Maniototo community rallies to fight to retain town's only bank
It's not just the South Island town of Fairlie trying to keep its bank. The residents of Ranfurly are also angry.
Westpac is like a "cat on a hot tin roof" over the proposed closure of its Ranfurly branch, Waitaki MP Jacqui Dean said at a public meeting last week.
The meeting was also attended by Central Otago mayor Tony Lepper, councillor Stu Duncan and over 100 community members.
Westpac announced this month 19 branches were due to close. Decisions on the closures were expected by the end of September.
"I have had Westpac phoning me three times already...They are a little bit like a cat on a hat tin roof and so they should be. We are going to put up a fight with this. This is a community which is not only very stable and supportive but the population is growing.
"There are a lot of influences coming in that shows me you are a community not slipping and sliding. It is very important if we are going to support farming, industries and tourism coming in to town we have got facilities and that includes things like banking."
The best way to make an impact on Westpac was to put a strong case for the retention of services.
"We have got to tell them why. We have to tell them there will be impacts on farming, business and business in the main street."
Mayor Tony Lepper said the council was prepared to lobby at a national level to see if "they really do have a rural heart".
"The council will join the list of people who are disappointed that Westpac who are making millions of dollars out of rural New Zealand are abandoning a town 90km from the nearest bank. We are happy to talk with them about alternatives but the best solution is a branch in Ranfurly."
"Work could be diverted from other branches to keep staff productive. We will lobby Westpac on this issue. We will try and get to the bottom of the business case they have used for the closure to see if there is an alternative. I will lobby at national level to see if they really do have a rural heart."
Lepper said he was moved by the passion of those who viewed a bank as an essential service and that Westpac was not honouring their own charter that talked about supporting communities.
"Everyone there said they would no longer support Westpac if they were forced to have a 160km round trip to do their banking. One lady said if they got a cheque for $50 they may as well rip it up as it would cost more to bank than it was worth."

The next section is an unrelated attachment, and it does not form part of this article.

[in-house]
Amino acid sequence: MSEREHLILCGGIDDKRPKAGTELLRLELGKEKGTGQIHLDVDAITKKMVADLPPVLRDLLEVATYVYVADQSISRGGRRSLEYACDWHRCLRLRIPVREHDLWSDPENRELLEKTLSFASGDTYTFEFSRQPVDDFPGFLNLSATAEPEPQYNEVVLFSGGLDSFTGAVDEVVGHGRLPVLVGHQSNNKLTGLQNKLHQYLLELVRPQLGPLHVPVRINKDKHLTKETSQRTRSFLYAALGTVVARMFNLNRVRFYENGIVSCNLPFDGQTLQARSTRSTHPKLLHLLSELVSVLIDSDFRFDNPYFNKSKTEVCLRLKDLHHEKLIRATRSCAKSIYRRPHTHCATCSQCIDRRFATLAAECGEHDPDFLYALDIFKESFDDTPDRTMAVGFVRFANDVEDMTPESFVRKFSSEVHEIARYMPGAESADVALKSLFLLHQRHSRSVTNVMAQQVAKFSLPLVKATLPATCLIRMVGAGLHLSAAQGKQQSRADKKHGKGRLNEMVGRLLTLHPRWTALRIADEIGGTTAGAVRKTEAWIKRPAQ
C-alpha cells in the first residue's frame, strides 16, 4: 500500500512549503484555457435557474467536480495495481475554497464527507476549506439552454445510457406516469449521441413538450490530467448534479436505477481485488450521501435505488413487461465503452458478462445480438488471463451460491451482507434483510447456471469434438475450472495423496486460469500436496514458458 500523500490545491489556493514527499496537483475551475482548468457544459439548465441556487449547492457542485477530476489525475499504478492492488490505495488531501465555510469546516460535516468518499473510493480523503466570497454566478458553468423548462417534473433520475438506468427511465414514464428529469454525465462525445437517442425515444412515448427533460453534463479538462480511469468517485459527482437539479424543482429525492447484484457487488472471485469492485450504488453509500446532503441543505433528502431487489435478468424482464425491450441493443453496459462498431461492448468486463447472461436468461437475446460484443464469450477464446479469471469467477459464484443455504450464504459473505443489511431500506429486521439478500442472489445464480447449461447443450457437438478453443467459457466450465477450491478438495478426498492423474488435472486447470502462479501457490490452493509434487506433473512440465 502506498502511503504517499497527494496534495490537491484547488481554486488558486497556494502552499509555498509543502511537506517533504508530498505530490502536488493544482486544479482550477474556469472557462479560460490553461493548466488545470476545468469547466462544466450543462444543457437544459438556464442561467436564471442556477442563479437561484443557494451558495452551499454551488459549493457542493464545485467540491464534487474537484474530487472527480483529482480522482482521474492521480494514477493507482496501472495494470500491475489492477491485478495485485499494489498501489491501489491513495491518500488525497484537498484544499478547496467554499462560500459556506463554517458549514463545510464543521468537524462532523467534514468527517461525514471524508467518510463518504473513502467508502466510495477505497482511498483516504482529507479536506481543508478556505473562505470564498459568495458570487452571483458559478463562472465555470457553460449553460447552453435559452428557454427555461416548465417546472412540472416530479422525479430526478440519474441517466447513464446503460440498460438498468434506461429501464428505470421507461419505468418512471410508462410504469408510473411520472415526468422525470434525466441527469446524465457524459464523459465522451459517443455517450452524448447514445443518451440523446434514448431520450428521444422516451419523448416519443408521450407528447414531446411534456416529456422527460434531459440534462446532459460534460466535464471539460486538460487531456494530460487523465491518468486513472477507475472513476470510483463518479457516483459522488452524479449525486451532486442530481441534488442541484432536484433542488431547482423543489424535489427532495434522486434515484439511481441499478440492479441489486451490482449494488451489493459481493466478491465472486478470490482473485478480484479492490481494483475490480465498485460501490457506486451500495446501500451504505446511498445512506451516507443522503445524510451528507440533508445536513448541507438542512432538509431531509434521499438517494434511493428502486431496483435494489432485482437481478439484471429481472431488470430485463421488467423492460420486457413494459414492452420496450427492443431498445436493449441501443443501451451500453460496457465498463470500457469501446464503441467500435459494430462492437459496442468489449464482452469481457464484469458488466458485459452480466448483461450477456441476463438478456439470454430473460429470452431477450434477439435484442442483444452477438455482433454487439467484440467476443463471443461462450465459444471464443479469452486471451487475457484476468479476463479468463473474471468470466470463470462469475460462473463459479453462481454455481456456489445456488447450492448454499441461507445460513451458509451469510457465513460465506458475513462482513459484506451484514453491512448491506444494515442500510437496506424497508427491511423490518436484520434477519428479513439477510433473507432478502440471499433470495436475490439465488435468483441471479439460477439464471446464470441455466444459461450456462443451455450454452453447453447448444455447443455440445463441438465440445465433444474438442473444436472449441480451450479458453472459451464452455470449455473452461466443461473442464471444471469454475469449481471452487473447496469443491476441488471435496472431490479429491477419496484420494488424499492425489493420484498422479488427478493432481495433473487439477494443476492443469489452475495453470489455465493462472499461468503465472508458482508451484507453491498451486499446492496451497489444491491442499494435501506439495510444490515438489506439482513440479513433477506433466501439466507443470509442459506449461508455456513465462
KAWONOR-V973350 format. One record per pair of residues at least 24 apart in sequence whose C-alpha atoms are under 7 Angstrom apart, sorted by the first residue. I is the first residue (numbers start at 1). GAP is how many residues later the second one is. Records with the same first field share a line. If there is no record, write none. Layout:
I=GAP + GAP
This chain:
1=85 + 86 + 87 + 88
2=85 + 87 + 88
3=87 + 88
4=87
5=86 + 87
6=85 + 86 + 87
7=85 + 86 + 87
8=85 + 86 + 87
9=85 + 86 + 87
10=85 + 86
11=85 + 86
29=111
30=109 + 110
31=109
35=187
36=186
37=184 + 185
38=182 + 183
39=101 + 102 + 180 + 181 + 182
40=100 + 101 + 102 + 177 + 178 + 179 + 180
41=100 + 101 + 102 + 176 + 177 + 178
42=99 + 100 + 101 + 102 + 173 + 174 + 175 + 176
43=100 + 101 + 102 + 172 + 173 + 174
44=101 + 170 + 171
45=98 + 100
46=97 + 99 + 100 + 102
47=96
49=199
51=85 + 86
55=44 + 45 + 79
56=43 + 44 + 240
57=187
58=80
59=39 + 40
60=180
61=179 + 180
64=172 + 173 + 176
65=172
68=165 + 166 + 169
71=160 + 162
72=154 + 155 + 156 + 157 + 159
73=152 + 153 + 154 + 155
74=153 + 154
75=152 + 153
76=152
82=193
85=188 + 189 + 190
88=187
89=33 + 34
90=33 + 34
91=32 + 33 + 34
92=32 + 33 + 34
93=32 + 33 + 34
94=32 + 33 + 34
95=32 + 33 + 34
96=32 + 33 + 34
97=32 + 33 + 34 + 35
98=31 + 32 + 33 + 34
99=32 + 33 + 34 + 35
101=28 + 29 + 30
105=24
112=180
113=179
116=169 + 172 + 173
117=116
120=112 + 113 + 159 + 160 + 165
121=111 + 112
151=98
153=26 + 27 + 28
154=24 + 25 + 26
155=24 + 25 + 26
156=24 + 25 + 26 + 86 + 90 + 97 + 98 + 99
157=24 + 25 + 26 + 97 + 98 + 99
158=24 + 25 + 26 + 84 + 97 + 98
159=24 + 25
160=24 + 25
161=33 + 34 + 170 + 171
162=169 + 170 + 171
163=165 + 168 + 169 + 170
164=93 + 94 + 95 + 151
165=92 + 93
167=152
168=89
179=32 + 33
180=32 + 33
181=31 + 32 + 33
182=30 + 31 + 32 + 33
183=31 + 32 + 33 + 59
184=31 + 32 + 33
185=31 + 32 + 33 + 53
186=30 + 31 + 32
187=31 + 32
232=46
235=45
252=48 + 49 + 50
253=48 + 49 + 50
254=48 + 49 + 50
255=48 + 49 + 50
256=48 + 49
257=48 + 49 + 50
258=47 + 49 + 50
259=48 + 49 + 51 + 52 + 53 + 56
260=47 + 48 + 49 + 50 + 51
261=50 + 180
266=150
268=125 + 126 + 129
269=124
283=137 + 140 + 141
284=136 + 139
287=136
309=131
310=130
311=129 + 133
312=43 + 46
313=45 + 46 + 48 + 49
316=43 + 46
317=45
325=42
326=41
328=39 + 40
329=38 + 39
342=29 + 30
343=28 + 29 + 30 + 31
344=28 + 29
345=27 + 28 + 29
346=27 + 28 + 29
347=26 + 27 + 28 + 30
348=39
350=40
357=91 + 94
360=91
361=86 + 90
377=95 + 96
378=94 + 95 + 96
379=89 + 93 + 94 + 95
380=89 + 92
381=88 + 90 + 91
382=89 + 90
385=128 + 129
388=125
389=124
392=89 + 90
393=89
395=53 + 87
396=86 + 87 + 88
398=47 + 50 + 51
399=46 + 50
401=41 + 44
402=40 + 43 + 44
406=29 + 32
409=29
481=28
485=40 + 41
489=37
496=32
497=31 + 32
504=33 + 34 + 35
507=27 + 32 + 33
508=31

Maniototo businesswoman Amie Pont told the crowd the bank had offered "no real justification" for shutting the bank.
"It is a bank that is actually very viable...It is corporate streamlining as far as I can see it. From the 19 banks on the list (the bank is proposing to close) there are only two that will lose their only bank in town so I think if there is a chance, we are at the top of that list and I think that is really important."
Four Square owner Michelle Grundy, who spoke at the meeting, said the losing the bank would give people another reason to shop out of the town.
"Our business community has made a real effort to encourage people to shop locally ... we are trying to get people to stay here and spend money here and banking gives them a reason to go to town so to speak."
The bank had an opportunity to capitalise on the growing tourism industry, being the only bank in town, she said.
"It's just frustrating they can't see that and see there is an opportunity for them here."
The community was also concerned about the impact of cash circulation in town, particularly for people trying to fundraise.
"When people are trying to fundraise and do things like raffle nights, cake stalls, if there is going to be a reduction in cash circulating in the community, it is those people who will miss out."
The internet was also unreliable which made internet banking challenging, and there was no ATM in the town, she said.
A protest is to be held outside the bank on Friday at 1pm.